Home-grown inner ear cells

Ability to culture hair cells holds promise for research, regeneration

kerry grens
Kerry Grens

Kerry served as The Scientist’s news director until 2021. Before joining The Scientist in 2013, she was a stringer for Reuters Health, the senior health and science reporter at...

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Sep 24, 2007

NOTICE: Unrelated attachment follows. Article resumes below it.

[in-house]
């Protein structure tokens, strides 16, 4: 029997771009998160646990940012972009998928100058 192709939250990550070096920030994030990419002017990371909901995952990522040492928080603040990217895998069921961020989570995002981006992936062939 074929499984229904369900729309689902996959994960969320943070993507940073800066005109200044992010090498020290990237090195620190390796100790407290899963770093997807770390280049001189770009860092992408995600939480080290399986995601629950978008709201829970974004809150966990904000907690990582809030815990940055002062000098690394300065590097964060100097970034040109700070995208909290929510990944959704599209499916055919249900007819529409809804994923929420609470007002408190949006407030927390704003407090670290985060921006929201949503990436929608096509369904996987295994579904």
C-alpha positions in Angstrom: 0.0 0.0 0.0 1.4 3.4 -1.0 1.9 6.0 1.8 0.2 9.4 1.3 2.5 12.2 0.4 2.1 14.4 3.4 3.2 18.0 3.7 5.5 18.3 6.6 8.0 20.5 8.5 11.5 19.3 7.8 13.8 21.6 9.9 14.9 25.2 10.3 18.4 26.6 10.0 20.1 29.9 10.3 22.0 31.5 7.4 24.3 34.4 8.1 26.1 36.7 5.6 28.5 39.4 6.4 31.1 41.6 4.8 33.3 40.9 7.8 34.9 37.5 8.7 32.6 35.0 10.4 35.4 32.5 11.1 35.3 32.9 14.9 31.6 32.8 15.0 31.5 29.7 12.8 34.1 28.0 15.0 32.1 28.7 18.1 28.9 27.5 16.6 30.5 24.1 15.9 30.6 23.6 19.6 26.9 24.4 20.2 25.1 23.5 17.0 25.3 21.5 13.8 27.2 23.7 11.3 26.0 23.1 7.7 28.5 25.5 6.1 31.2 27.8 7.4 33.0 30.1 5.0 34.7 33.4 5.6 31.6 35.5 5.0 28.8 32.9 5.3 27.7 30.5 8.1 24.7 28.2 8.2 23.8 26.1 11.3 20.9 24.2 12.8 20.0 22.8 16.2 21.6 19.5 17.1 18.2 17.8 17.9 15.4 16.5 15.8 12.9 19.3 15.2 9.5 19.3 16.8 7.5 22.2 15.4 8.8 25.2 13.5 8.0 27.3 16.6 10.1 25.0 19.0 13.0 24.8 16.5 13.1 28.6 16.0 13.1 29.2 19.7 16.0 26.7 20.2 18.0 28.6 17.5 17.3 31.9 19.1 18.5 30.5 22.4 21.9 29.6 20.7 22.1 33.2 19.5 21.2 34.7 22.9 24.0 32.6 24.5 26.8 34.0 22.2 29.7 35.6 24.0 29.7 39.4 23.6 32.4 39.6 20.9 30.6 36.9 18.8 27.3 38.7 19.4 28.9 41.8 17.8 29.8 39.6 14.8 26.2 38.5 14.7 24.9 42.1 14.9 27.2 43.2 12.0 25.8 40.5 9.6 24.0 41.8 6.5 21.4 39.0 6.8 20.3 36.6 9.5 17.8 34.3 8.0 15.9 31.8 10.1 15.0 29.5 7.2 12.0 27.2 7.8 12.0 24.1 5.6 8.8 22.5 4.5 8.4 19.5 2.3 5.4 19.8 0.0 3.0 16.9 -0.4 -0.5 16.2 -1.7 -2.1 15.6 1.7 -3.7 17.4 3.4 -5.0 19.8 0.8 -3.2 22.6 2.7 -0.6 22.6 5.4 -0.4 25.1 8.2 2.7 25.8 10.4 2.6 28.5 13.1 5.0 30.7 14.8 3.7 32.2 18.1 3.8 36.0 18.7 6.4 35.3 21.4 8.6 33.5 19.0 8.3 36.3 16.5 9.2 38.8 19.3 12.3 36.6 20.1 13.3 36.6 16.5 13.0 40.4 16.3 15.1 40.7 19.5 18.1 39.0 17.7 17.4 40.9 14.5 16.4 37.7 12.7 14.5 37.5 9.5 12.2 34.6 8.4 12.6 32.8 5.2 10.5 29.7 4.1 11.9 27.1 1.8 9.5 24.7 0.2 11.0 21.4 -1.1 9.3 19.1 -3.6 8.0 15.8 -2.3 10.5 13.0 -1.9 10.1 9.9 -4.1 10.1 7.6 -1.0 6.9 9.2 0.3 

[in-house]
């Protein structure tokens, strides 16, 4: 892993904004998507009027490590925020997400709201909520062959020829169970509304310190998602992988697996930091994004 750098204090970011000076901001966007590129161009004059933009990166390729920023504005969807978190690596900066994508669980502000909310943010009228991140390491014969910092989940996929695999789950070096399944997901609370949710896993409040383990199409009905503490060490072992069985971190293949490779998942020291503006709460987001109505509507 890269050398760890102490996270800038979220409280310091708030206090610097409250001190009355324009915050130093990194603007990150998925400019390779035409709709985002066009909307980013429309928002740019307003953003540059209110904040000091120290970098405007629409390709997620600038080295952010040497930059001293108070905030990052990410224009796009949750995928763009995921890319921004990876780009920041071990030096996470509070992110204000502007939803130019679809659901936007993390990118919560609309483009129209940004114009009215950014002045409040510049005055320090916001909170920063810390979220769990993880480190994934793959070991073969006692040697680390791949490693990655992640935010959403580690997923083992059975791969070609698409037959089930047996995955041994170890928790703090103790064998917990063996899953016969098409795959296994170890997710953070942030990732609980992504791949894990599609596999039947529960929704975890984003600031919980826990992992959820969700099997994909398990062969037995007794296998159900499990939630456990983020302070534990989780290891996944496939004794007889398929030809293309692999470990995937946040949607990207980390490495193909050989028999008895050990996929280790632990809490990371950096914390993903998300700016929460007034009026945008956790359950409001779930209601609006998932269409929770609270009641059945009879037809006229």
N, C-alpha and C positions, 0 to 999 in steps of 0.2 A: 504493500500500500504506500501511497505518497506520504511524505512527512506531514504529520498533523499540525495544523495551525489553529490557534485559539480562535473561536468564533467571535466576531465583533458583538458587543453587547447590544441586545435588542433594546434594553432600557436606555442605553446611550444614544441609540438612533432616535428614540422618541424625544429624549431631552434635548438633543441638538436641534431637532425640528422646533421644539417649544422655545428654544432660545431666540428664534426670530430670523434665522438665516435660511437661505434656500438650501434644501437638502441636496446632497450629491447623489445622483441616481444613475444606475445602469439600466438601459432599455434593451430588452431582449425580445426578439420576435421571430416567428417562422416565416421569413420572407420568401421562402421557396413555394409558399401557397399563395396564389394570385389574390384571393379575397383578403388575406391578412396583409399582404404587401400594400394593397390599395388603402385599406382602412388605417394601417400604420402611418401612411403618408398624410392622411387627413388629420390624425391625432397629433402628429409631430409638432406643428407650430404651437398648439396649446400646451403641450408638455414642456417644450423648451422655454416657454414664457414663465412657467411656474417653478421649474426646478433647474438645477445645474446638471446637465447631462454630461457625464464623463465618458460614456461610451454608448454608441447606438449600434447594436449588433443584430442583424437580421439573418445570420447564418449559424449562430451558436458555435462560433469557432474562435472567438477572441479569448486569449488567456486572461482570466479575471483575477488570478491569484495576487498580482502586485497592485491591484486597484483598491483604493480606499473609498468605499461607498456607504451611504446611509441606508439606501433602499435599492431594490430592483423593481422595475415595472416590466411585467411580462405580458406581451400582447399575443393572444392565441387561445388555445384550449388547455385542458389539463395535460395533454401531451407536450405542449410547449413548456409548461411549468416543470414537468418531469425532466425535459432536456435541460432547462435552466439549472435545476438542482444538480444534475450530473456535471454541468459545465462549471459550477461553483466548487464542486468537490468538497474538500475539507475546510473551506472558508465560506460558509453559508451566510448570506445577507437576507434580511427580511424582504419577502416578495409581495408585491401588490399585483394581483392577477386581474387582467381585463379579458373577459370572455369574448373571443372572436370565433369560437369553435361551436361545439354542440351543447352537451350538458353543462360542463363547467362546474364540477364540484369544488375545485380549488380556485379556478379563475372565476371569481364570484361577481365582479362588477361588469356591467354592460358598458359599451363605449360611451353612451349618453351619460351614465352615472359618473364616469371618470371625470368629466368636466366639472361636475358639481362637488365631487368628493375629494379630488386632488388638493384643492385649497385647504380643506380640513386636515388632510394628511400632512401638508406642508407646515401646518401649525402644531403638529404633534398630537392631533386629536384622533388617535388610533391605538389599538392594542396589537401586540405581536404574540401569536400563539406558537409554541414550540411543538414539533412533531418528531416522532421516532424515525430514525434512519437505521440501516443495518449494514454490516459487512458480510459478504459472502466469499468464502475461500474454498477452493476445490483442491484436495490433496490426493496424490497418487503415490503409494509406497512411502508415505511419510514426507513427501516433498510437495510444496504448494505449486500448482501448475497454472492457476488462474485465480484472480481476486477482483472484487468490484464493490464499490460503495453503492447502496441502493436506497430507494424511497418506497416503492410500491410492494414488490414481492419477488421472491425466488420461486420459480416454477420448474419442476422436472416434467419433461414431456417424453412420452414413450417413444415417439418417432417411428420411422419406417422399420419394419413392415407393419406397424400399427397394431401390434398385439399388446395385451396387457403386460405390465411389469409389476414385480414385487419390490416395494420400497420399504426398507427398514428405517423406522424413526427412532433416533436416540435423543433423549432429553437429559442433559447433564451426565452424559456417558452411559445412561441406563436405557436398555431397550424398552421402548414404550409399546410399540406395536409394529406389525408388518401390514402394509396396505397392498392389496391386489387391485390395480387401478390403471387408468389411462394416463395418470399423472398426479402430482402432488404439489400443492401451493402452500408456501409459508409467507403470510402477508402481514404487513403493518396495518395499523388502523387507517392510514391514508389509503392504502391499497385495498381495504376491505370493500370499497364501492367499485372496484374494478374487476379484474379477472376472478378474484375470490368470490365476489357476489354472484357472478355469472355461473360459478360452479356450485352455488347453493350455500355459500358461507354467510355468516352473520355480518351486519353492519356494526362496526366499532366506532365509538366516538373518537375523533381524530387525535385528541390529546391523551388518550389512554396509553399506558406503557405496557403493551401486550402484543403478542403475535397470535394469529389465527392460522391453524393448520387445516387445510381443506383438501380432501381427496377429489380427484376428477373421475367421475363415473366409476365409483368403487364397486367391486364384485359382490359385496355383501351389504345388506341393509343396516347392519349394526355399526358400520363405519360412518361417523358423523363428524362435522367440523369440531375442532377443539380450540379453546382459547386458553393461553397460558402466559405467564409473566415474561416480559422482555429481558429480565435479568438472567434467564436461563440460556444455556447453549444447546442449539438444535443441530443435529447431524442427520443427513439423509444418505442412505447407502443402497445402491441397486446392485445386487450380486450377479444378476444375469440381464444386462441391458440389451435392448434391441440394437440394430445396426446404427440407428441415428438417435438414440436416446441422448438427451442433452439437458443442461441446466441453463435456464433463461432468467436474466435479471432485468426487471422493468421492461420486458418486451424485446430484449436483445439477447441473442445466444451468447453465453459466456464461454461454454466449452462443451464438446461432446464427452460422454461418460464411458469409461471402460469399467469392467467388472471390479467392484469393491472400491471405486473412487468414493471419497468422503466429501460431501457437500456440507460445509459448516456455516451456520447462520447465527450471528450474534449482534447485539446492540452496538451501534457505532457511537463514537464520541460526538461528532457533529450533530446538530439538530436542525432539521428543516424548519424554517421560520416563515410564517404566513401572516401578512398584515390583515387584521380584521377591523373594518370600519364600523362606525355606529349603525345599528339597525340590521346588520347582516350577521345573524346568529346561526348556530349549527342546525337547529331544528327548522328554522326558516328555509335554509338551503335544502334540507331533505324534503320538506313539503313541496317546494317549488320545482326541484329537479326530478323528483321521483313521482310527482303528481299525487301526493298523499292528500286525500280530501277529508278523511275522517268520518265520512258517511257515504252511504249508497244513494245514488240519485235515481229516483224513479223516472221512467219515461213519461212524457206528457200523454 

Researchers have developed a technique to grow "bona fide" hair cells of the inner ear from chick sensory tissue, reports a study in this week's PNAS. The approach could help hearing researchers understand how the inner ear of birds regenerates hair cells, the authors say. "I think it's a remarkable study that beautifully illustrates the plasticity of progenitor cells from the avian inner ear," Jennifer Stone at the University of Washington told The Scientist.Jeffrey Corwin at the University of Virginia and a postdoc in his lab, Zhengqing Hu, isolated supporting cells, known to produce hair cells in birds, fish, and amphibians, from the sensory epithelium of chicken embryos. The cultures produced spheres of sensory epithelia cells, including about 15 percent hair cells. The hair cells were complete with erect stereocilia, the sensory bundles that respond to stimuli. "It really was quite a surprise to see those hair...

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